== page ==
Armenia and Azerbaijan Hackers Use OxtaRAT to Monitor Conflict

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A malicious campaign conducted against entities in Armenia in November 2022 has been spotted by security researchers at Check Point Research (CPR). According to a Thursday advisory, the campaign relied on a backdoor tracked by the security firm as OxtaRAT.

“The newest version of OxtaRAT is a polyglot file, which combines compiled AutoIT script and an image,” reads the technical write-up.

“The tool capabilities include searching for and exfiltrating files from the infected machine, recording the video from the web camera and desktop, remotely controlling the compromised machine with TightVNC, installing a web shell, performing port scanning, and more.”

According to CPR, the malicious campaign was executed amid rising tensions between Azerbaijan and Armenia over the Lachin corridor in late 2022.

“All of the samples from this campaign and earlier ones are related to Azerbaijani government interests; they either targeted Azerbaijani political and human rights activists or, if the targets were not disclosed publicly, reference tensions between Azerbaijan and Armenia over Artsakh/Nagorno-Karabakh,” CPR wrote.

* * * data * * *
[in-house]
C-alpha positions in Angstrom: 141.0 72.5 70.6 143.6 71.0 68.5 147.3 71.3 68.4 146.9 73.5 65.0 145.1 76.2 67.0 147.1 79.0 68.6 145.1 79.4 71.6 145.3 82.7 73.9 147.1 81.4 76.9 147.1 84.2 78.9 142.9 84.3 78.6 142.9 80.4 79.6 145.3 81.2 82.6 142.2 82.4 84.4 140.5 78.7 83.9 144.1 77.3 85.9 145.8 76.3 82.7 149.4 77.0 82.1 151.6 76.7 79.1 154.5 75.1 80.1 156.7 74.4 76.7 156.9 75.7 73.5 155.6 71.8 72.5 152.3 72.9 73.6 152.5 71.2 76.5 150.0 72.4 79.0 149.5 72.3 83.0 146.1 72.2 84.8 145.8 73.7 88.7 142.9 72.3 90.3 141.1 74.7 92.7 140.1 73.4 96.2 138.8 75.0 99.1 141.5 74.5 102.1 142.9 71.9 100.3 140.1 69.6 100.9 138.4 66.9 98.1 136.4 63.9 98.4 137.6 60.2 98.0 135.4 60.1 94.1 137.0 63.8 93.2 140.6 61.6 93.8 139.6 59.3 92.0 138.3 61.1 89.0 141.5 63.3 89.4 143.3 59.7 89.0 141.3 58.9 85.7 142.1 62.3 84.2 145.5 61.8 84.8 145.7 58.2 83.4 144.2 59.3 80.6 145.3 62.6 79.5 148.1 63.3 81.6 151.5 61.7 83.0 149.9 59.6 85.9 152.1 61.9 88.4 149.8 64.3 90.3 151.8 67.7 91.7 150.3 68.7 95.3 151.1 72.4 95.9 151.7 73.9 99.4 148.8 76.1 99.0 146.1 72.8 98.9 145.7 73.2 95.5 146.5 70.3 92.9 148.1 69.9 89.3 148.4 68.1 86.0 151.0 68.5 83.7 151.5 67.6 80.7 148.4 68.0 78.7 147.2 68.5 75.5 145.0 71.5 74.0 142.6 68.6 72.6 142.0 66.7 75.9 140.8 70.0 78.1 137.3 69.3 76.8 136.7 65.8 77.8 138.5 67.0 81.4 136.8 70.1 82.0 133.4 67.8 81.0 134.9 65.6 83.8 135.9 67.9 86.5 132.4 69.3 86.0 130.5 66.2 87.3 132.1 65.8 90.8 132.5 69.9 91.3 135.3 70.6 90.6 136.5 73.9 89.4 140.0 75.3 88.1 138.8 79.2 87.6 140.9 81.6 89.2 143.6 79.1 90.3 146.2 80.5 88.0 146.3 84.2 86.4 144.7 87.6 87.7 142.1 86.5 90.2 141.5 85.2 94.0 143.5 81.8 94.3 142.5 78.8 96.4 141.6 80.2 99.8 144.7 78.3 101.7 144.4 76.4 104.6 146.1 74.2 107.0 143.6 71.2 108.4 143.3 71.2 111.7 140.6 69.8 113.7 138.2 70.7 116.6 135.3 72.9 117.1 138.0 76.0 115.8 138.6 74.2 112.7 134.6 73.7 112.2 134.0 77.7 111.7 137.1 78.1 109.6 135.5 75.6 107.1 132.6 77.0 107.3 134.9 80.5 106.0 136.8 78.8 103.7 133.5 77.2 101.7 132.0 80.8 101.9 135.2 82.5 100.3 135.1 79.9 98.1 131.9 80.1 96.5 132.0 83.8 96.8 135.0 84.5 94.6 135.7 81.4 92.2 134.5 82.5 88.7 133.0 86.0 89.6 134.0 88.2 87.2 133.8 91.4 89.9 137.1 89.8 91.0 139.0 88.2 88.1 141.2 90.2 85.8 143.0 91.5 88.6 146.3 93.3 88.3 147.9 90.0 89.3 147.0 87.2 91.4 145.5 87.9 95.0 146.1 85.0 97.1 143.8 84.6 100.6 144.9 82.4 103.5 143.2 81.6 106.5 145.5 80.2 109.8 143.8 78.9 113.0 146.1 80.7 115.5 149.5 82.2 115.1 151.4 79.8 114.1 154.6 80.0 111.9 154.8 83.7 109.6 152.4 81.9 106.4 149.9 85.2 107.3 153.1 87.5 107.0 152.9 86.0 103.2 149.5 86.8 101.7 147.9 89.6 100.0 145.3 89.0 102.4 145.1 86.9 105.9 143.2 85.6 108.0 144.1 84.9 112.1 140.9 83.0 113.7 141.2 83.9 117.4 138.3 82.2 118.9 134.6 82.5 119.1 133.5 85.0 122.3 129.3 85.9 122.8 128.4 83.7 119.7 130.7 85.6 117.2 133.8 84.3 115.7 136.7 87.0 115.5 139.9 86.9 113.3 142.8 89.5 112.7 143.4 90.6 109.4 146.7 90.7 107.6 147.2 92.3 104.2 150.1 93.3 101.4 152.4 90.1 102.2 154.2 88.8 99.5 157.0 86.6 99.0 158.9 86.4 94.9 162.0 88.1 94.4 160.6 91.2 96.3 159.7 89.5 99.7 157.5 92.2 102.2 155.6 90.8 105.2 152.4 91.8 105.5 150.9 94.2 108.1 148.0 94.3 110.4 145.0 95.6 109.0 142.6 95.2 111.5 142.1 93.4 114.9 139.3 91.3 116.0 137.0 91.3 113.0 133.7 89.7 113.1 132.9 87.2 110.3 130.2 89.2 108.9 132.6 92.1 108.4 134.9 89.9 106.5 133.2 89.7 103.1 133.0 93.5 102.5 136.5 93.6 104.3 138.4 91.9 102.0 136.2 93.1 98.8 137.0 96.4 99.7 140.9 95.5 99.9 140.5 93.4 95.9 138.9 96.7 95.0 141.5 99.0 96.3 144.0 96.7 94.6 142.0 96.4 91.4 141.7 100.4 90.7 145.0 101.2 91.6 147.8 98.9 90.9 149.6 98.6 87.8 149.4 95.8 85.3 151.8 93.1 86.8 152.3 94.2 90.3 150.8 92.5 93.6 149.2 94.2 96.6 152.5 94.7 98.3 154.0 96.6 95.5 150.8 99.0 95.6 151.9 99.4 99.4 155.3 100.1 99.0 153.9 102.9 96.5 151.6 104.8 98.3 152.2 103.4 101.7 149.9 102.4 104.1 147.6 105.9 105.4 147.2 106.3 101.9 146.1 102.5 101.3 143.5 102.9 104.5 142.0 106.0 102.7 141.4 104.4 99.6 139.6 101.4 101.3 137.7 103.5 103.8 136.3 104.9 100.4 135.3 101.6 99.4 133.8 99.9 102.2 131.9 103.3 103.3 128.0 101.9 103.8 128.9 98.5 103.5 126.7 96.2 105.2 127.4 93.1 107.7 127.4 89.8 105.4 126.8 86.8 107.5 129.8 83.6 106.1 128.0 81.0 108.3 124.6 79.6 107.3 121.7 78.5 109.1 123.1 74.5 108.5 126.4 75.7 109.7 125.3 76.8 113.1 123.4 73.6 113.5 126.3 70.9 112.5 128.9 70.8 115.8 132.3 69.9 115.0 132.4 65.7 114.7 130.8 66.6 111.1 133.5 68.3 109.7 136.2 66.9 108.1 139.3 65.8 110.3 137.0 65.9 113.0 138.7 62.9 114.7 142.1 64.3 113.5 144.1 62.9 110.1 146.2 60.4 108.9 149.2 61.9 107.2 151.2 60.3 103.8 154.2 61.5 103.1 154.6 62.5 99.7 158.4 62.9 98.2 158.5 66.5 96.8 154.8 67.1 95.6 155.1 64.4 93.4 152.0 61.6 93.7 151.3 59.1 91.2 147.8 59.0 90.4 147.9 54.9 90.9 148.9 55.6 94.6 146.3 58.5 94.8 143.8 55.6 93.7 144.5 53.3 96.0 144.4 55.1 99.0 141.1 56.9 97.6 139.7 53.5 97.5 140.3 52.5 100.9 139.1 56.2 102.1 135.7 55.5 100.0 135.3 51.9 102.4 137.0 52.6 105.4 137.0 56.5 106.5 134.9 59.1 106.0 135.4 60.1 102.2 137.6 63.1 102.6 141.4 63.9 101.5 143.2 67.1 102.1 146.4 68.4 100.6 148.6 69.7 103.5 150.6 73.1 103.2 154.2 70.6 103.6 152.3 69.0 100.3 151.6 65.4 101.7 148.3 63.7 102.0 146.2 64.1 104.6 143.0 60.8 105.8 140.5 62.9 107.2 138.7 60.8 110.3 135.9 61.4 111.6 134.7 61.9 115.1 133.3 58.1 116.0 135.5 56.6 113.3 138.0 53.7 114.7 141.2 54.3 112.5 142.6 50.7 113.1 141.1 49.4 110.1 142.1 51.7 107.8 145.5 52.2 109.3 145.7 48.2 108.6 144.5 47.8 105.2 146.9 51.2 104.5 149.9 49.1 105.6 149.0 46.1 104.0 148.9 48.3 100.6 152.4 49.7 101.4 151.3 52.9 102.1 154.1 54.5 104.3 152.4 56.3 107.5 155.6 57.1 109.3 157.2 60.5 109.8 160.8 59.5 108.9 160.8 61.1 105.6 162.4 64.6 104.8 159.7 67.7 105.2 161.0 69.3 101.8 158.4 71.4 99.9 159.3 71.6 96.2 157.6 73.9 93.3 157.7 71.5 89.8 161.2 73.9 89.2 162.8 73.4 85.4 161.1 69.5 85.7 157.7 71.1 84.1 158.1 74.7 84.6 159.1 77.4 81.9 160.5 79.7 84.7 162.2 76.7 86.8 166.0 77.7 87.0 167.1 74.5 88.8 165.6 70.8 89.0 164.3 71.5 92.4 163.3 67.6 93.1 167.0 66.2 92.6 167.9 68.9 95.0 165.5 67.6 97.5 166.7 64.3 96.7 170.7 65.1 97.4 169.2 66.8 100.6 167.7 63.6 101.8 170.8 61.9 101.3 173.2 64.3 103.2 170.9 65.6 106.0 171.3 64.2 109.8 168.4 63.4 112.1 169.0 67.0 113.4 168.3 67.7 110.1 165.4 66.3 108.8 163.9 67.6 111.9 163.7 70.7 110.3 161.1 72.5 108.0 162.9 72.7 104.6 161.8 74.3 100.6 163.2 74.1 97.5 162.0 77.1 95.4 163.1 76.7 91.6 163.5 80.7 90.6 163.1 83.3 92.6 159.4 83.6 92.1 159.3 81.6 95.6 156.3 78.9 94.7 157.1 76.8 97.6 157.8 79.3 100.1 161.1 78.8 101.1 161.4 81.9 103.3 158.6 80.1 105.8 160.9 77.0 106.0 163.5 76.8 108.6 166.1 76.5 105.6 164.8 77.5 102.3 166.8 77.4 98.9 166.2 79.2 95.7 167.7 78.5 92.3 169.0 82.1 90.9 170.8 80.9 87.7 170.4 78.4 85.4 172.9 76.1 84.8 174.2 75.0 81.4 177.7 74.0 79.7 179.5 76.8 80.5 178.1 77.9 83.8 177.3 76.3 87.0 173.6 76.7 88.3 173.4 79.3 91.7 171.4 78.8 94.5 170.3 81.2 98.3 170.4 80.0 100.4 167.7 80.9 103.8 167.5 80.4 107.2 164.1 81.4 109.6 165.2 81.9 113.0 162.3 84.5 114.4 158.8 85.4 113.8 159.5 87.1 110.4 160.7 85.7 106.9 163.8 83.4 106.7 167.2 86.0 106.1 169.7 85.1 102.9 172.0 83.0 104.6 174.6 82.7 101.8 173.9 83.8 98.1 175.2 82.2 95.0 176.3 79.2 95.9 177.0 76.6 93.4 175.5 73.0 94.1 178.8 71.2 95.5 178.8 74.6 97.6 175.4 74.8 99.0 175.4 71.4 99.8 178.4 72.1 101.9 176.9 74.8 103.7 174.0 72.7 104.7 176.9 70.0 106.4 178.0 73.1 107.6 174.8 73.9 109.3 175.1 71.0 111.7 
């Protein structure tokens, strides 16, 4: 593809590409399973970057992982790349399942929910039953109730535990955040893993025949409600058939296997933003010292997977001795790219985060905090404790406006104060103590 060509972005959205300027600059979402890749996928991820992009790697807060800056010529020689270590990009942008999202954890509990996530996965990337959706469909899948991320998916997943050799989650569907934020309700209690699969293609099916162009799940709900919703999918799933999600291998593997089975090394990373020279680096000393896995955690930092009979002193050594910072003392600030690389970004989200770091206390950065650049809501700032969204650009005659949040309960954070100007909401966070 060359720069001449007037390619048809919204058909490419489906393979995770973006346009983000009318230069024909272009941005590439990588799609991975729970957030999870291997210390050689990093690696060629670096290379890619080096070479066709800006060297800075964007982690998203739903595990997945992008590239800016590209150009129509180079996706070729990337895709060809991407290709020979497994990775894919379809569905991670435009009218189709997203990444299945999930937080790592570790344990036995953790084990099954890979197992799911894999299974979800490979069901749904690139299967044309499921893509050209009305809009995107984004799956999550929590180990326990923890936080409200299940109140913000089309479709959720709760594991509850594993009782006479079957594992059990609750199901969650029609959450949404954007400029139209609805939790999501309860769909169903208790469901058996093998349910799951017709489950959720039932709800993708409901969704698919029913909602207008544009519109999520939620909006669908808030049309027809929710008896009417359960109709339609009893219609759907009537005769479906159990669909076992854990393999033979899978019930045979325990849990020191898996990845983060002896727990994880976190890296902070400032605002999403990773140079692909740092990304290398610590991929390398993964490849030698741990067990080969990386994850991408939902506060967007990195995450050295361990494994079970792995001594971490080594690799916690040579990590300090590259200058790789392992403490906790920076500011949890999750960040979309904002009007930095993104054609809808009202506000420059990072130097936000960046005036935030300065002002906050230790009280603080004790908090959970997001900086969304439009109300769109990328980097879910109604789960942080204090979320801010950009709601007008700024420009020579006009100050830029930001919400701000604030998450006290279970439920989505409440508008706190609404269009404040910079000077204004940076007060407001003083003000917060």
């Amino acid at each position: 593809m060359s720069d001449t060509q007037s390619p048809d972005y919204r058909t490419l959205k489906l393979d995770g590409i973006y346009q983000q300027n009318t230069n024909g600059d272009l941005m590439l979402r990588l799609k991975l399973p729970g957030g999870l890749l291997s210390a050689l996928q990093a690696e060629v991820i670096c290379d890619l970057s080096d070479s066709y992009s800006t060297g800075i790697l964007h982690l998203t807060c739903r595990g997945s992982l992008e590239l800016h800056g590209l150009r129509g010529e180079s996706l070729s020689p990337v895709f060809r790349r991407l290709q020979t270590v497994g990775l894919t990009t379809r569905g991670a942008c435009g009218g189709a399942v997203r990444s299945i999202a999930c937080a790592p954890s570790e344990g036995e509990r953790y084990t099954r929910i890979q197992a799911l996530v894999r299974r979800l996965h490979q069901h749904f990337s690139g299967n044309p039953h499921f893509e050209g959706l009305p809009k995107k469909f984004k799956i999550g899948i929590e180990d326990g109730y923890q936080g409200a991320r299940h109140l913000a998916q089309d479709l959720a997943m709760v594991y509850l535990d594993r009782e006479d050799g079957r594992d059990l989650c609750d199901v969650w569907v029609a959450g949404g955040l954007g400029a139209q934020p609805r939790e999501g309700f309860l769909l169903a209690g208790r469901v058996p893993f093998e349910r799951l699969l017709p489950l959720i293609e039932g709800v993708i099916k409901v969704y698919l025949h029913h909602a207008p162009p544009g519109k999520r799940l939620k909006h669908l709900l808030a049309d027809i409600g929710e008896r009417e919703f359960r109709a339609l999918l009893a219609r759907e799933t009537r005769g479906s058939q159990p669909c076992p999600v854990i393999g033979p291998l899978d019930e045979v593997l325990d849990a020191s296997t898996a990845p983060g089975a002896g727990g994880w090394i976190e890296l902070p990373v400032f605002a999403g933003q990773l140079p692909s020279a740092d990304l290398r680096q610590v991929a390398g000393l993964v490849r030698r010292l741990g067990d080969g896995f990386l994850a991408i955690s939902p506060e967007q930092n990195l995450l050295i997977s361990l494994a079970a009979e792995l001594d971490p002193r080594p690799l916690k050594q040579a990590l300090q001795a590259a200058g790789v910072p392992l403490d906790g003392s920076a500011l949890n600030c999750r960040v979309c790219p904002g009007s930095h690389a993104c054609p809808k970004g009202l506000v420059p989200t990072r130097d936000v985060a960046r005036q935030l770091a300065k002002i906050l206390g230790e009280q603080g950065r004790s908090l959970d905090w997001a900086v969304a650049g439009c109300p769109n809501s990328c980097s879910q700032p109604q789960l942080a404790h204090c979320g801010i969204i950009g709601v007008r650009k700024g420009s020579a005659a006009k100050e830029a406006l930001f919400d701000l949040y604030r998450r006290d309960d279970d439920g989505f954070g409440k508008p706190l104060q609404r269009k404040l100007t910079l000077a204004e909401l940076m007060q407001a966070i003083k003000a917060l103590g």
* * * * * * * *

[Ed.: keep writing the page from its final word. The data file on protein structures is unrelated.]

However, the company clarified that the new campaign represents the first instance of these attackers using OxtaRAT against Armenian individuals and corporations. Further, CPR added that the November 2022 campaign differed from previous activity conducted by the threat actors.

“[It] presents changes in the infection chain, improved operational security, and new functionality to improve the ways to steal the victim’s data.”

In the advisory, CPR provides defenders with indicators of compromise (IOCs) connected with the recent OxtaRAT attacks. The company also warns them that these attacks are likely to continue.

“All the details indicate that the underlying threat actors have been maintaining the development of Auto-IT based malware for the last seven years and are using it in surveillance campaigns whose targets are consistent with Azerbaijani interests.”

The CPR advisory comes weeks after a separate remote access Trojan (RAT) malware dubbed "SparkRAT" was spotted targeting East Asian organizations.

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